Thanks. "Armed Response" is what they call private security companies here who "protect" homes and business establishments from... (fill in the blanks). They are bigger than the police force, and they even offer security to police officials sometimes. I am still not used to the level of paranoia in this adopted country of mine. There was one children's party I remember attending with my kids (me as the door-to-door driver) where this family's house had burglar bar gates INSIDE the hallway! I suppose they lock each gate at night. I had to ask one of the parents about this. Apparently it isn't out of the ordinary. You probably encounter some South Africans in Australia. Ask them about this. :)

I sometimes post poems on Poetry! - would be great to hear what you think of them. http://www.goodreads.com/topic/group_...


M, thank you! Not a lot of windows in middle class homes are free of burglar bars in this country. If you know the level of crime, it becomes understandable. But I still think the way you do.


message 13: by Paula Tohline (last edited Dec 22, 2012 07:21PM) (new)

Paula Tohline Calhoun (paulatohlinecalhoun) | 493 comments If It Were Up To Me

If freedom were up to me, I would be free.
That's what I tell myself. Every day.
There would be no restrictions on my movements,
I would dance and dance and dance and relish
that everyone could and would look at me;
I would sing for everyone to hear, even if
they did not want to. I would live my life
like there was no tomorrow - only an endless
succession of today. If it were up to me.
That's what I tell myself. Every day.

But I do not listen, not even to the key-keepers;
with keys made by people that love me. They shout,
sometimes, calling at me from outside the locked door,
but I do not listen. The whispers of the crowd
hold me hostage to my own self-image. I am not
free. That's what I tell myself. Every single day.
In the end, as if it matters, my freedom is my own
to take or to leave. Keeping the binders on gives me
every reason to stay where I am. Raped by
my own opinion, chained to the iron bars
of the derision of others, chains that I have
locked on - for my protection. At least I can be
an object of pity; attention without malice.
There can be comfort in captivity. No decisions,
no resolutions to make and break. No dance of my own
to choreograph, no music to write, no plans to make.

Freedom is a frightening prospect. What if?
What if the ones who watch me dance,
hear me sing, see my life for what it is -
what if they only stand on the sidelines?
What if they do not join me in the dance nor
sing out with me a great song of joy,
but only jeer and deride? What if they left me?
If I were free, perhaps I would not care.
And if that freedom were up to me, I would be free.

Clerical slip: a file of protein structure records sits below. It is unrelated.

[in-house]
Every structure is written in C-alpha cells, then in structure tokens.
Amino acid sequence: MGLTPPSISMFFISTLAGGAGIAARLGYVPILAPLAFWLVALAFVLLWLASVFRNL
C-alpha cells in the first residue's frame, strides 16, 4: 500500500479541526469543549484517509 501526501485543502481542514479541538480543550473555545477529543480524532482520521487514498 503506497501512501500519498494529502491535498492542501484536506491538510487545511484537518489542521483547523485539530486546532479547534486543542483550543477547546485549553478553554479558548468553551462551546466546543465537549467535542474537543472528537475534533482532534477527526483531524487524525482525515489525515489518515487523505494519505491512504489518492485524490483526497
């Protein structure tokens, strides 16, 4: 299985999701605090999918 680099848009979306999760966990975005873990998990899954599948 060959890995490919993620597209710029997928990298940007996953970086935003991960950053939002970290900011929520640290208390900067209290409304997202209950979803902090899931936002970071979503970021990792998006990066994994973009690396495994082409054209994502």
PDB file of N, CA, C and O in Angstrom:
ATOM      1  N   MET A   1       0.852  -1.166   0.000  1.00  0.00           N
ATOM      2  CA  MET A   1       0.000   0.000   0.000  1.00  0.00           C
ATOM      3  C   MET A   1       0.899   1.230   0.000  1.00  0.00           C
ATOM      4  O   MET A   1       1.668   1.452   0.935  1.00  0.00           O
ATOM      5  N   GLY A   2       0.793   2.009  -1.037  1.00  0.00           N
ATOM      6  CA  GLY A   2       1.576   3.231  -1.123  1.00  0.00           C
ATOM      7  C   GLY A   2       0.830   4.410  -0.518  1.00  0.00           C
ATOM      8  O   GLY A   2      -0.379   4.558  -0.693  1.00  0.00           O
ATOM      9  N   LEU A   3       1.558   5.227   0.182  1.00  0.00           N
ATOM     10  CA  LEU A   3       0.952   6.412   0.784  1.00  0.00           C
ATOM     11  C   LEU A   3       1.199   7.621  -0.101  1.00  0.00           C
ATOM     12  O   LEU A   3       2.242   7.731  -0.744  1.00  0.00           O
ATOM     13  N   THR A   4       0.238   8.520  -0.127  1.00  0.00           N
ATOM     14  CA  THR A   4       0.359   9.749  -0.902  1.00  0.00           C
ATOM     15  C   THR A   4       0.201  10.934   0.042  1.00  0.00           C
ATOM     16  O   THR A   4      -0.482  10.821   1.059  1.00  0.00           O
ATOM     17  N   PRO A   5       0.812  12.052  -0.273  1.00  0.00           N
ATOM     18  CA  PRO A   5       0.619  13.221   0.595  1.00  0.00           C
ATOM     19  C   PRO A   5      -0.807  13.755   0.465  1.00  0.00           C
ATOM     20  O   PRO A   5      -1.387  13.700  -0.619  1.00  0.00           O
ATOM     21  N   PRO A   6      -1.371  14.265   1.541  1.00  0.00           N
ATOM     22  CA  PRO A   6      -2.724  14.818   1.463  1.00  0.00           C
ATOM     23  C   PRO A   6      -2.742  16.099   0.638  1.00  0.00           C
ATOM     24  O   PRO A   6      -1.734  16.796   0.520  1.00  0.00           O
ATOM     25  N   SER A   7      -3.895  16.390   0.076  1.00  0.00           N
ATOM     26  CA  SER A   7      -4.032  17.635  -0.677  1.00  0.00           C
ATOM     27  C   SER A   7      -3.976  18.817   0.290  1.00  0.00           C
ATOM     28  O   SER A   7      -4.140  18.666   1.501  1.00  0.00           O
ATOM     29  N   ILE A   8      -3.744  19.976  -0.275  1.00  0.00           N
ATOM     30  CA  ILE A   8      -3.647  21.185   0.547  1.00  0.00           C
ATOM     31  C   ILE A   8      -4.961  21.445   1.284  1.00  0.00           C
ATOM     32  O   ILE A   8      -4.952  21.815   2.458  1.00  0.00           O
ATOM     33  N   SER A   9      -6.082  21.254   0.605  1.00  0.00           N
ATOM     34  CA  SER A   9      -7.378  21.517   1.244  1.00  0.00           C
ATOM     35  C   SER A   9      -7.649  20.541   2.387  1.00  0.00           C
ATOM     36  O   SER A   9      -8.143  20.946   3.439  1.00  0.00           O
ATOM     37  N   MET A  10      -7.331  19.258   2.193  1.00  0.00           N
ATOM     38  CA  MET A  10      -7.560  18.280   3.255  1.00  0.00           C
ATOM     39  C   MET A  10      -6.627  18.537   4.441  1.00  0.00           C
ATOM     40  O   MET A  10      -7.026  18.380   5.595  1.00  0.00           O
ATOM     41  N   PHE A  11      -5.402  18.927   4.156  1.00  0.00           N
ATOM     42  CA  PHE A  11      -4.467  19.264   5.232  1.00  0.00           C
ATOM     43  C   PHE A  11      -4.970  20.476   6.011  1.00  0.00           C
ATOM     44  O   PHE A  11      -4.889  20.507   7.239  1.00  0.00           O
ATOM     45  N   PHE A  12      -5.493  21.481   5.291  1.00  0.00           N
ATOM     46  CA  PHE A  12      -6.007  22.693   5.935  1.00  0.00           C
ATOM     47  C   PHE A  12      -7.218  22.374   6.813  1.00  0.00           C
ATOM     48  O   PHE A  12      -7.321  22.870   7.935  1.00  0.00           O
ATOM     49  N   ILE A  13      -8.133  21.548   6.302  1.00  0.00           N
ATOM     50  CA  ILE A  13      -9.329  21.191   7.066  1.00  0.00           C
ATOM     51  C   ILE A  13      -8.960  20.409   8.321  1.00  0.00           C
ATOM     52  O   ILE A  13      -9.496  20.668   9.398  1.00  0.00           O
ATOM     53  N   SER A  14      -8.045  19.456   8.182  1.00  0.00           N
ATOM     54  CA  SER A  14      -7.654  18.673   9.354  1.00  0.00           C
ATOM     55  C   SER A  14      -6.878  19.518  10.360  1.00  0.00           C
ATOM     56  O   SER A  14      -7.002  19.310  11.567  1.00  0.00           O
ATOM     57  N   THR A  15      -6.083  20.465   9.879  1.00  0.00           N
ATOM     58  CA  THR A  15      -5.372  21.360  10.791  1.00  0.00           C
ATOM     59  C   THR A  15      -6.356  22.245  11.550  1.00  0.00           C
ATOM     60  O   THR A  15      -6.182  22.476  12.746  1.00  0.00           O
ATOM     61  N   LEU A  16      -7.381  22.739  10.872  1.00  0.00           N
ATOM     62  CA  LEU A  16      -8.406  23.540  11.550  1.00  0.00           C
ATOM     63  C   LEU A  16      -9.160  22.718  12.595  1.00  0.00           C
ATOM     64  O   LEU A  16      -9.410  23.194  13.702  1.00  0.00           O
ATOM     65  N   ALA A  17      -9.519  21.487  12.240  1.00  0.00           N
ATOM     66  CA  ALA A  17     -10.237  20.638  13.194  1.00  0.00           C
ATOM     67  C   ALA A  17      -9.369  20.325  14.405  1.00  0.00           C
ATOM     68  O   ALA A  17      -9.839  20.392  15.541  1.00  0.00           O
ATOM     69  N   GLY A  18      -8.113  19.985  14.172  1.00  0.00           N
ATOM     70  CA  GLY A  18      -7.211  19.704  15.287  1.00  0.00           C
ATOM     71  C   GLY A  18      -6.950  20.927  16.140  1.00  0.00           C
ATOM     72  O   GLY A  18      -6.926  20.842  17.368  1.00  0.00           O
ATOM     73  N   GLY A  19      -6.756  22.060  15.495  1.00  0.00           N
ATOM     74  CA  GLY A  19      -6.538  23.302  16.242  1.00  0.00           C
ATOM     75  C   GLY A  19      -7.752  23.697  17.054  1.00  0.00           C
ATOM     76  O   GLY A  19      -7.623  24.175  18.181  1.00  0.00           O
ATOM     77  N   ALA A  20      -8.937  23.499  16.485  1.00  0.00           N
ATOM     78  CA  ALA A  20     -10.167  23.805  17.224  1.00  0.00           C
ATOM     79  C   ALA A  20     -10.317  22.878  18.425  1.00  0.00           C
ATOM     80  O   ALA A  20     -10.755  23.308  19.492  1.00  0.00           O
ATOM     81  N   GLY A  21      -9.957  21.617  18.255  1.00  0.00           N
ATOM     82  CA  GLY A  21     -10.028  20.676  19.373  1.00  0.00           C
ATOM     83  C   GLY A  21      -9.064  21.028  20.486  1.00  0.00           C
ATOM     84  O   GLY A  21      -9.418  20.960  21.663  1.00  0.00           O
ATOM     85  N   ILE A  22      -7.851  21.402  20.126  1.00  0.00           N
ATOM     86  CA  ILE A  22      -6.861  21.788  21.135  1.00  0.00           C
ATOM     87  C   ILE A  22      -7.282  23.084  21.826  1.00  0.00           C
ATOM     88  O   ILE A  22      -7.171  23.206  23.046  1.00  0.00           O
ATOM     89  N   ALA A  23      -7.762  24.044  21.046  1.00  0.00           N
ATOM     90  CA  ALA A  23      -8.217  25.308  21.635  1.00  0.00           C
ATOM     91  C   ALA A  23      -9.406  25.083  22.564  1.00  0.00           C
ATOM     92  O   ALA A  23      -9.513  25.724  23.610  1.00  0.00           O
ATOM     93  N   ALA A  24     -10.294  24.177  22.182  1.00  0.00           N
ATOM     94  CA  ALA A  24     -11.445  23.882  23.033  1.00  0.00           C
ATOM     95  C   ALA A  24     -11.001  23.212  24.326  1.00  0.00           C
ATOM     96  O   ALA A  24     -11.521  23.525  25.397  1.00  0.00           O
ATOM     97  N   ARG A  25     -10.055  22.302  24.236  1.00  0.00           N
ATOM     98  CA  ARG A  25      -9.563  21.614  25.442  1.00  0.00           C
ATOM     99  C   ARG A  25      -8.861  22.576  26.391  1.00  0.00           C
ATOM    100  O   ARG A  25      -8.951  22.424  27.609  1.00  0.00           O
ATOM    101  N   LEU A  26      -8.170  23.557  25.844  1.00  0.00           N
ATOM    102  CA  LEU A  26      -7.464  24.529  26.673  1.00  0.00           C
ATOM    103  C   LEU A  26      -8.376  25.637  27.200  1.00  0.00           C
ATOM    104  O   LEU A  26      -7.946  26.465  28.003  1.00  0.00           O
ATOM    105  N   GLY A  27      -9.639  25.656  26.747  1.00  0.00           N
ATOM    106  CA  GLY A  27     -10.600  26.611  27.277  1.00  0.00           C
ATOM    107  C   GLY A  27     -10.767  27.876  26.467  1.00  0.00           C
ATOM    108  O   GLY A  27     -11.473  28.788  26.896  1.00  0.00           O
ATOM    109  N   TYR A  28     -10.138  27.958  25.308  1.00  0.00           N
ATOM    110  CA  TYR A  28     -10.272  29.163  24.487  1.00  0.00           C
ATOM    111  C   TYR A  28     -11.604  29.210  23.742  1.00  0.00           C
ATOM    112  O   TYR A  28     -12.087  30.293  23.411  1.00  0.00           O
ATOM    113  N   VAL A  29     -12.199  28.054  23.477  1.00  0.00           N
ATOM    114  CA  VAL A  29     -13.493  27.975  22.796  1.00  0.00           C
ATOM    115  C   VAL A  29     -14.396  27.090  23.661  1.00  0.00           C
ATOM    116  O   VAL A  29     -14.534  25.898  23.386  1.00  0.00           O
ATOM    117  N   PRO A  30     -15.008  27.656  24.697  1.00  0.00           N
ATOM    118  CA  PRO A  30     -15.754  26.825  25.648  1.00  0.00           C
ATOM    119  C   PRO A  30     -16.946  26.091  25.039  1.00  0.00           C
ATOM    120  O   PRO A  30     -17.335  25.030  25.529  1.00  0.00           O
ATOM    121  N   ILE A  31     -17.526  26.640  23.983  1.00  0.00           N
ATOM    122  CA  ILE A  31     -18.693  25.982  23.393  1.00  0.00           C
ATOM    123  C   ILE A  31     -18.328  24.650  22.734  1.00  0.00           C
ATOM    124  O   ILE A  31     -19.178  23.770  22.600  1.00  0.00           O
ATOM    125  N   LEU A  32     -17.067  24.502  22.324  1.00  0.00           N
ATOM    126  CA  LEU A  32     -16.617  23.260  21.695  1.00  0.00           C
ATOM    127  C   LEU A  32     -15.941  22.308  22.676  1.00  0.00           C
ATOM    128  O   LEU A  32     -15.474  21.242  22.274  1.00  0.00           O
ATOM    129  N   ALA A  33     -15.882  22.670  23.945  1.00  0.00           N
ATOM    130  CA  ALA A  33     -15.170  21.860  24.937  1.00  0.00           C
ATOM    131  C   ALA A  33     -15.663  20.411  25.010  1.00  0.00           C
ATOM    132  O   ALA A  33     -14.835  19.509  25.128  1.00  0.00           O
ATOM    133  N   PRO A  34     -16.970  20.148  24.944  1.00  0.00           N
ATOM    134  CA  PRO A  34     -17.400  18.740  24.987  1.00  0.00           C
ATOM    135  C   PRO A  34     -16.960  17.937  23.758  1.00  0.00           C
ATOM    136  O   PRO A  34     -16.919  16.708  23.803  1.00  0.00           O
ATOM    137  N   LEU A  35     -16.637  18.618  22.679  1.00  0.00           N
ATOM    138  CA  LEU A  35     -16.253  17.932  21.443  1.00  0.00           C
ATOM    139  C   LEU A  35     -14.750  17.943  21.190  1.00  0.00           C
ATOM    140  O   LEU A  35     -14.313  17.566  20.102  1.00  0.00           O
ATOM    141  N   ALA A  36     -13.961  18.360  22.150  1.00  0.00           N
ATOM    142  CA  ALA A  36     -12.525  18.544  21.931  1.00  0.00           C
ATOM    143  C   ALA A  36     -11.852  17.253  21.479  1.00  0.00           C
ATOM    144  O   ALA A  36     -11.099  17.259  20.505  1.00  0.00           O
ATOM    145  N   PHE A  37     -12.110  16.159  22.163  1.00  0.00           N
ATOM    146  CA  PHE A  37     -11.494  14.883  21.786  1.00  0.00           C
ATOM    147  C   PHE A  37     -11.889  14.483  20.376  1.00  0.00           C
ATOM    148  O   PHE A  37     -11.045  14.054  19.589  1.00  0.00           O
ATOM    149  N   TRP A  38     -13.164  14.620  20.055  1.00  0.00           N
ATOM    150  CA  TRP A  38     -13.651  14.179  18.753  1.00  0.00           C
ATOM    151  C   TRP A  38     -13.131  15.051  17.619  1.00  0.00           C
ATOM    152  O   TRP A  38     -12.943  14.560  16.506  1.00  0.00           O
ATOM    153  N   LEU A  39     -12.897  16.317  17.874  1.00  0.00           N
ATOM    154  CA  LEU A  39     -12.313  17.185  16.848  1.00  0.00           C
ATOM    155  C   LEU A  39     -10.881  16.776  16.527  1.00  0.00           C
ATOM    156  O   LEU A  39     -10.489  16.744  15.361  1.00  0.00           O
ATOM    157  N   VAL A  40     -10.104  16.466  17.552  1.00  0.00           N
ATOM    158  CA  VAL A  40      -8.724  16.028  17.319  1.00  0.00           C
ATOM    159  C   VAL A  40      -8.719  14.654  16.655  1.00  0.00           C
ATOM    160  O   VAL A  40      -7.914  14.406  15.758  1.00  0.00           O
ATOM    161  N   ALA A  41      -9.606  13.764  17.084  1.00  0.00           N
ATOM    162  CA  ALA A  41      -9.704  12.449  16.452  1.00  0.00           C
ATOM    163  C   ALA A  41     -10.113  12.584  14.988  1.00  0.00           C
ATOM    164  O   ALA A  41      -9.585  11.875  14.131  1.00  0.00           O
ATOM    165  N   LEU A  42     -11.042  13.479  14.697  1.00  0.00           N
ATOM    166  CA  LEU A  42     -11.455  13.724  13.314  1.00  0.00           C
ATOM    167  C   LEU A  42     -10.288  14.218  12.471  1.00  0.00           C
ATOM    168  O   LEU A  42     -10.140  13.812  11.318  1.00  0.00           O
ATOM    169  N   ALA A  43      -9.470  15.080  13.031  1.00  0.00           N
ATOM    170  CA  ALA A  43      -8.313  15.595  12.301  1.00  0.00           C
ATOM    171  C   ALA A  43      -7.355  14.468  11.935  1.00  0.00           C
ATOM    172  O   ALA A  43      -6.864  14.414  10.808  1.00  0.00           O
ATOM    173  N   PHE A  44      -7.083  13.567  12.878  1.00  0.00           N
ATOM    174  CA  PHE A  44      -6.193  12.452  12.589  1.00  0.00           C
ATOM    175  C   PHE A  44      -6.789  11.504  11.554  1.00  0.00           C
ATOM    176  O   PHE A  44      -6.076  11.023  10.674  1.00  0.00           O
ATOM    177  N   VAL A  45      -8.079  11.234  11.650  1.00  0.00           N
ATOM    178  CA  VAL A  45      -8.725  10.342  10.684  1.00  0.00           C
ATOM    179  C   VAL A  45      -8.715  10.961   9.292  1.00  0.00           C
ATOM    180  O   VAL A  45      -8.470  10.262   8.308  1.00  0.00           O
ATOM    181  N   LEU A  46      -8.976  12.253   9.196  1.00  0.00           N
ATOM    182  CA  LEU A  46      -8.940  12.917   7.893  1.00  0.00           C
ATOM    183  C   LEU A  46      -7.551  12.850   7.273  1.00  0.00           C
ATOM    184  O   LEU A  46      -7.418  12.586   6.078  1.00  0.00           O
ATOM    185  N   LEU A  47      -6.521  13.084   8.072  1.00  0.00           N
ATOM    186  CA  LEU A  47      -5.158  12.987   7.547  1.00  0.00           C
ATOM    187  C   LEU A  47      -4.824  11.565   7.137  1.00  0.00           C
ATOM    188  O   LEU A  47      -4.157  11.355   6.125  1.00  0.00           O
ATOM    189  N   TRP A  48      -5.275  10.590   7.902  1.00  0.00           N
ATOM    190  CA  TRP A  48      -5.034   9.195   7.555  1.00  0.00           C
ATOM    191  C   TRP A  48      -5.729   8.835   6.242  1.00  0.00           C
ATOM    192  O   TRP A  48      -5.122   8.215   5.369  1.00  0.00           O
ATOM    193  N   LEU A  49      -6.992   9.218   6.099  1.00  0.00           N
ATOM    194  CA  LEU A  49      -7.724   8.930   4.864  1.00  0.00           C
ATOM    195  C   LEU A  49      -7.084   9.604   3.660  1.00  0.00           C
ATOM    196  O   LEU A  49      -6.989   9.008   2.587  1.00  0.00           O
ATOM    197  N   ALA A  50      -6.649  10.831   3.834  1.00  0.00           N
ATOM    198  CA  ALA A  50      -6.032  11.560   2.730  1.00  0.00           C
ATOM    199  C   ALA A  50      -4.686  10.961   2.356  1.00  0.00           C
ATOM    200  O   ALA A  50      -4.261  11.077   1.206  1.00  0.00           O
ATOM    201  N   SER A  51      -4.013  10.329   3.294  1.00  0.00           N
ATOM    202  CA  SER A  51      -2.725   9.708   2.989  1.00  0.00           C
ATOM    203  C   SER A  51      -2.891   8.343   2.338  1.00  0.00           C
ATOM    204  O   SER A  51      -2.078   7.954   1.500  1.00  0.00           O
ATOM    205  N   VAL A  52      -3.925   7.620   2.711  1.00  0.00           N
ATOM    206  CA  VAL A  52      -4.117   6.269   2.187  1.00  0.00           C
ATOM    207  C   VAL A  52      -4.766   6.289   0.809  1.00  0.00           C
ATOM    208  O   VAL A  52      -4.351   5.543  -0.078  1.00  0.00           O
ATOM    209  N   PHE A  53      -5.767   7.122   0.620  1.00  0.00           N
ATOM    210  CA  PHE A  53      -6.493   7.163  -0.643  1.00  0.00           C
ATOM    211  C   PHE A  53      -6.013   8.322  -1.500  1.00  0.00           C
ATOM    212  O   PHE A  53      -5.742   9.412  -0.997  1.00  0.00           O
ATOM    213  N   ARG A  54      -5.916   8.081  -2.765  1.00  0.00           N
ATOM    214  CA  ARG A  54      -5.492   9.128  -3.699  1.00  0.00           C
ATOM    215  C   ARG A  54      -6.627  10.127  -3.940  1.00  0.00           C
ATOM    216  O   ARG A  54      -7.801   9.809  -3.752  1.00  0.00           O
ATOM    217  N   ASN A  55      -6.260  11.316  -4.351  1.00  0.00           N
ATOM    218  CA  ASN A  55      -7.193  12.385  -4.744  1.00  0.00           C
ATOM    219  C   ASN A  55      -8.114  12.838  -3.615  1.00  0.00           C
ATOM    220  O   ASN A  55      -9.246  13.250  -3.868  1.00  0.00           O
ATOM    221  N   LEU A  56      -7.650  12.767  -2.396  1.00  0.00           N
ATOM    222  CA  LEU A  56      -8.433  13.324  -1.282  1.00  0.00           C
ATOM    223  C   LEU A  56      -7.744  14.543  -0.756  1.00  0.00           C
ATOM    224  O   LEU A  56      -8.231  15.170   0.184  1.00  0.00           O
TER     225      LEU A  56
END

Wouldn't I? That's what I tell myself. Every day.

*****

Jim - FYI, this is a true first draft. If I were to edit it (I won't - no time), it would be half as long and probably say twice a much, but you gotta start somewhere. As was stated last week, the deadline is part of what makes this group so much fun, and so challenging. At least that's what I tell myself. Every damn day. . .


Christa - Ron Paul 2016 (christa-ronpaul2012) | 1365 comments M it is amazing how you can paint such a clear and beautiful picture in so small amount of words. It took me a couple of reads to realize what you were talking about. I agree with Ryan your poem held the same flavor as last week and a second dose was welcome.

Paula I think your poem was so lovely. It spoke to me in a way I think many of us can understand. Peer pressure, the fear of failure, not taking risks, call it what you like, perhaps we (or rather I) should live a little fuller. Lovely.


message 15: by Ryan (new)

Ryan | 5334 comments Thanks for the explanation, Jim. I've never heard of Armed Reponse in that context before. It puts everything in place for me and increased my enjoyment on re-reading. It is an alien concept for me-worlds away from where I live.


message 16: by Ryan (new)

Ryan | 5334 comments Paula, welcome back! I hope you've been well. I really liked 'If It Were Up To Me'. I found it to be not as polished as a lot of your other poems and I think the rawness of emotion increases the power of your writing in this instance. I think you've portrayed the thought of holding yourself hostage extremely well. As always, your writing is a very pleasant reading experience. :)


message 17: by Paula Tohline (new)

Paula Tohline Calhoun (paulatohlinecalhoun) | 493 comments Ryan wrote: "Paula, welcome back! I hope you've been well. I really liked 'If It Were Up To Me'. I found it to be not as polished as a lot of your other poems and I think the rawness of emotion increases the po..."